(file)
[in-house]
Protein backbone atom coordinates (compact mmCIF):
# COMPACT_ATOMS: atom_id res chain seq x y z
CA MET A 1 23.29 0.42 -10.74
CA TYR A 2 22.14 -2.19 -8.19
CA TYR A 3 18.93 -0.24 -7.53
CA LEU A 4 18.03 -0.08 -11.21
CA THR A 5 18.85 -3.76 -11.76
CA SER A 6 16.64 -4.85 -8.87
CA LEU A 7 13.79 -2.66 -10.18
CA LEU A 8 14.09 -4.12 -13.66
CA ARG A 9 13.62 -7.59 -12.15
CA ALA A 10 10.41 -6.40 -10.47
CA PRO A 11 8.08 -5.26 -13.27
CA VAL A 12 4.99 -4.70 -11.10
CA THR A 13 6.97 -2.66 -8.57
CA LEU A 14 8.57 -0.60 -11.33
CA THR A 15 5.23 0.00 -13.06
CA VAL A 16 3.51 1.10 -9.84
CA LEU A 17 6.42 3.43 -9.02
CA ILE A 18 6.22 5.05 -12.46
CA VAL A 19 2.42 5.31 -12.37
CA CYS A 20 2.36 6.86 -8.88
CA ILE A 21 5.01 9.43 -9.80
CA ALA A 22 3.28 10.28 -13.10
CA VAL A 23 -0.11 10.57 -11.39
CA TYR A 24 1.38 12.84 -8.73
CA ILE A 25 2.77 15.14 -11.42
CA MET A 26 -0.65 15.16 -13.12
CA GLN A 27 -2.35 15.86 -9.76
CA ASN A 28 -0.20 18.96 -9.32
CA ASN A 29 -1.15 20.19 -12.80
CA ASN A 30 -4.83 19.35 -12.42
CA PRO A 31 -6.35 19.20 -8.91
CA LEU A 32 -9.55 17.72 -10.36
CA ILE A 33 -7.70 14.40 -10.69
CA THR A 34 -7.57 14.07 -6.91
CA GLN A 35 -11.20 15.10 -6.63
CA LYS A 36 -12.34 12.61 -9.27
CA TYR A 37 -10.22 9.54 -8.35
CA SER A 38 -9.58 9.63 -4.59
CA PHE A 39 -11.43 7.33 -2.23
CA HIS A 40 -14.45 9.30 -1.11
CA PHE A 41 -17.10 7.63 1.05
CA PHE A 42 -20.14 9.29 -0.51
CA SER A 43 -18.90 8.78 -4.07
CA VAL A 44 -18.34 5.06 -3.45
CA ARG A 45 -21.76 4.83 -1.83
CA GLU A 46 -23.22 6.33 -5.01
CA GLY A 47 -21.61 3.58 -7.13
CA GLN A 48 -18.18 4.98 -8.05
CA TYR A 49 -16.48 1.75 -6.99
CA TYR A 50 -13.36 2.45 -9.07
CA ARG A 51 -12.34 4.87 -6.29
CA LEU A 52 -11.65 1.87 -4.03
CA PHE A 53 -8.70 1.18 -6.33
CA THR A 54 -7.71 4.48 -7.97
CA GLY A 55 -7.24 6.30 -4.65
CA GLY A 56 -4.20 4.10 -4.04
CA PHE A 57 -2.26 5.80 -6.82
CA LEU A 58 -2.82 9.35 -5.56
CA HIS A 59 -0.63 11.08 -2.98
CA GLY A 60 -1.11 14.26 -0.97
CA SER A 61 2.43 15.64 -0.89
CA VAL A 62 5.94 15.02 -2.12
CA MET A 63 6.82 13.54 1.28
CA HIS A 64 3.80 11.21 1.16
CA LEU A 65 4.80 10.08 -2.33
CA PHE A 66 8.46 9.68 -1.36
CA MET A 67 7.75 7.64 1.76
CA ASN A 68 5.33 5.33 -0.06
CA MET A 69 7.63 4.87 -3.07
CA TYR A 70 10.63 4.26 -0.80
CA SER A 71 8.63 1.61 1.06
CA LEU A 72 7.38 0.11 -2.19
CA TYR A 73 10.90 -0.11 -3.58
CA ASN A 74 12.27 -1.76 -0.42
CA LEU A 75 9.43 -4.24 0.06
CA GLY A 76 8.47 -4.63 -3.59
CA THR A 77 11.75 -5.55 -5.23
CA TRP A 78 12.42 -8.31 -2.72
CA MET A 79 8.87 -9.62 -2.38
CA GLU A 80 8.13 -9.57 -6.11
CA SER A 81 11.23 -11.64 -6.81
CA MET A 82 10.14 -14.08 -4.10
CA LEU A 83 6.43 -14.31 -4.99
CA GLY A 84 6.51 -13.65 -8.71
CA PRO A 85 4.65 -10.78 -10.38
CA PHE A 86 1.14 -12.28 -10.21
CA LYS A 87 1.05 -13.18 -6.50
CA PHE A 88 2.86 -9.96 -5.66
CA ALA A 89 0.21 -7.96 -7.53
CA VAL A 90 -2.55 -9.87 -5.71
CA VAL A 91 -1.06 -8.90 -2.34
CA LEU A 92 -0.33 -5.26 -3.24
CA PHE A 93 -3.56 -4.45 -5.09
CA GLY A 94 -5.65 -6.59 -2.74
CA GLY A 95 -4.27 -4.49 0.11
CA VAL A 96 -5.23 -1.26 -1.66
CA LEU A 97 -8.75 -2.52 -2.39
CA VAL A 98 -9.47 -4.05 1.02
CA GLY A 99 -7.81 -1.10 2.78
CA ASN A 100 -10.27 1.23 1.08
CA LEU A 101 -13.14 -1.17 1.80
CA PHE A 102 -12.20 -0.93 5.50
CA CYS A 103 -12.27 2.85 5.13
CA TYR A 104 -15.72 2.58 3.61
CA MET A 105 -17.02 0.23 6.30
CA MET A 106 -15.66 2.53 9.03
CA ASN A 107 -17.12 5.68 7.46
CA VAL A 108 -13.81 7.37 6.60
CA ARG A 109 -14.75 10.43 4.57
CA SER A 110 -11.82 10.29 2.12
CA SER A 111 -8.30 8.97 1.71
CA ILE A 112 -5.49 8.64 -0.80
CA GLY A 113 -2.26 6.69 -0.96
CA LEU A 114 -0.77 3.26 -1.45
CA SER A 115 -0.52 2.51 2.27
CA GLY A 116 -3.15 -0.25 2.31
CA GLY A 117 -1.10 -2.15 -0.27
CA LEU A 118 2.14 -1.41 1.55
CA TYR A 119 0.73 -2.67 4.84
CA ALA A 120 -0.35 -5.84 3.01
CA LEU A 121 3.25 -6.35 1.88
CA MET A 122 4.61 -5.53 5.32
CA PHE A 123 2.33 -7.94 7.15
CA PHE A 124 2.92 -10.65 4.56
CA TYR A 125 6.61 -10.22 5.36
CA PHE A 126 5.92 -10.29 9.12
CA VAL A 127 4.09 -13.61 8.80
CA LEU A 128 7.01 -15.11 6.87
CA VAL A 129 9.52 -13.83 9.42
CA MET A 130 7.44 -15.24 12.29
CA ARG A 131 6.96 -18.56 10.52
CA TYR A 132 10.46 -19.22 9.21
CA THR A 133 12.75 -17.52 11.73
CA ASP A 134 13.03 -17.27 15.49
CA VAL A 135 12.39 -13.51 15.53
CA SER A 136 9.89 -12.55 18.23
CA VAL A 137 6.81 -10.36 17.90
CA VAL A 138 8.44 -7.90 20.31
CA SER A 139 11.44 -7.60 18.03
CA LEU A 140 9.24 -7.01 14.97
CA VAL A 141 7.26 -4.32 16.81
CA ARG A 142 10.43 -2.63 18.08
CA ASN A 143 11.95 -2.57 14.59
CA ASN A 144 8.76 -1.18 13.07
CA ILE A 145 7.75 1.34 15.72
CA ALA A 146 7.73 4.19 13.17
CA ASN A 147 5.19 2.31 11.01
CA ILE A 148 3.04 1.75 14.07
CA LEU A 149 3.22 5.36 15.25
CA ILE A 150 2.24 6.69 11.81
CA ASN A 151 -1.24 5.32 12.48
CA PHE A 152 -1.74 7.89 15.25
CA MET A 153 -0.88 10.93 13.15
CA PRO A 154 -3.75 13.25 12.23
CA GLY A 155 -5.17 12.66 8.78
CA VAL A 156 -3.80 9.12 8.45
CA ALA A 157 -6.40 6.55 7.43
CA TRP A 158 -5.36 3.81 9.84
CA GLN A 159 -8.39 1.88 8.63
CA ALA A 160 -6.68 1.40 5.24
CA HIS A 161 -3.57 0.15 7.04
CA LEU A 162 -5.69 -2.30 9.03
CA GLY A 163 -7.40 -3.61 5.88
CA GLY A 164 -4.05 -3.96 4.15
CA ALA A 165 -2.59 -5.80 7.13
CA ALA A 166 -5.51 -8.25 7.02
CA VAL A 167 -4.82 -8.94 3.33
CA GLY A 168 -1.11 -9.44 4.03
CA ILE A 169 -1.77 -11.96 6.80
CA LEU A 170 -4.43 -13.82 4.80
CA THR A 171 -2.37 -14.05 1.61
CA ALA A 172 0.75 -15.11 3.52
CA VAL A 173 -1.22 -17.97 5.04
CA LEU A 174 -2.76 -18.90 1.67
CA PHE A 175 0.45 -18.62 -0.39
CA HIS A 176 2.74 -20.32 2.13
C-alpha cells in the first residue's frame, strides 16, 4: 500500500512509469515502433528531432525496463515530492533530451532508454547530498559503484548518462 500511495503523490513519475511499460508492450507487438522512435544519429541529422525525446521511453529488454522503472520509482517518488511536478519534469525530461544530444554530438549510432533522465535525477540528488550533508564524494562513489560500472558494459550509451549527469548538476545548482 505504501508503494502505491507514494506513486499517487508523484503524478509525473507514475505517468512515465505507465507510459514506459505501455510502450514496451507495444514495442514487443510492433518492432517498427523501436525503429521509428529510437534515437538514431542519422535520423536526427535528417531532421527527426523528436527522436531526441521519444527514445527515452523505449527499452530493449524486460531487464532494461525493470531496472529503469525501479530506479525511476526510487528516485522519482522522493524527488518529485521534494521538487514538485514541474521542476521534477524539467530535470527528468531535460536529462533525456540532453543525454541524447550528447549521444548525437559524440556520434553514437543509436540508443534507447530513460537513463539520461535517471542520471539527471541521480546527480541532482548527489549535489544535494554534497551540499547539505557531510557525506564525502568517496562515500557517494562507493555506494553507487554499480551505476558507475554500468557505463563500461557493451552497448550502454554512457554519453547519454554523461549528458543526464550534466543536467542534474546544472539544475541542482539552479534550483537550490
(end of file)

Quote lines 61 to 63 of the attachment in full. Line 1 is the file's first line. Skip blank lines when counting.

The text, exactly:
CA LEU A 58 -2.82 9.35 -5.56
CA HIS A 59 -0.63 11.08 -2.98
CA GLY A 60 -1.11 14.26 -0.97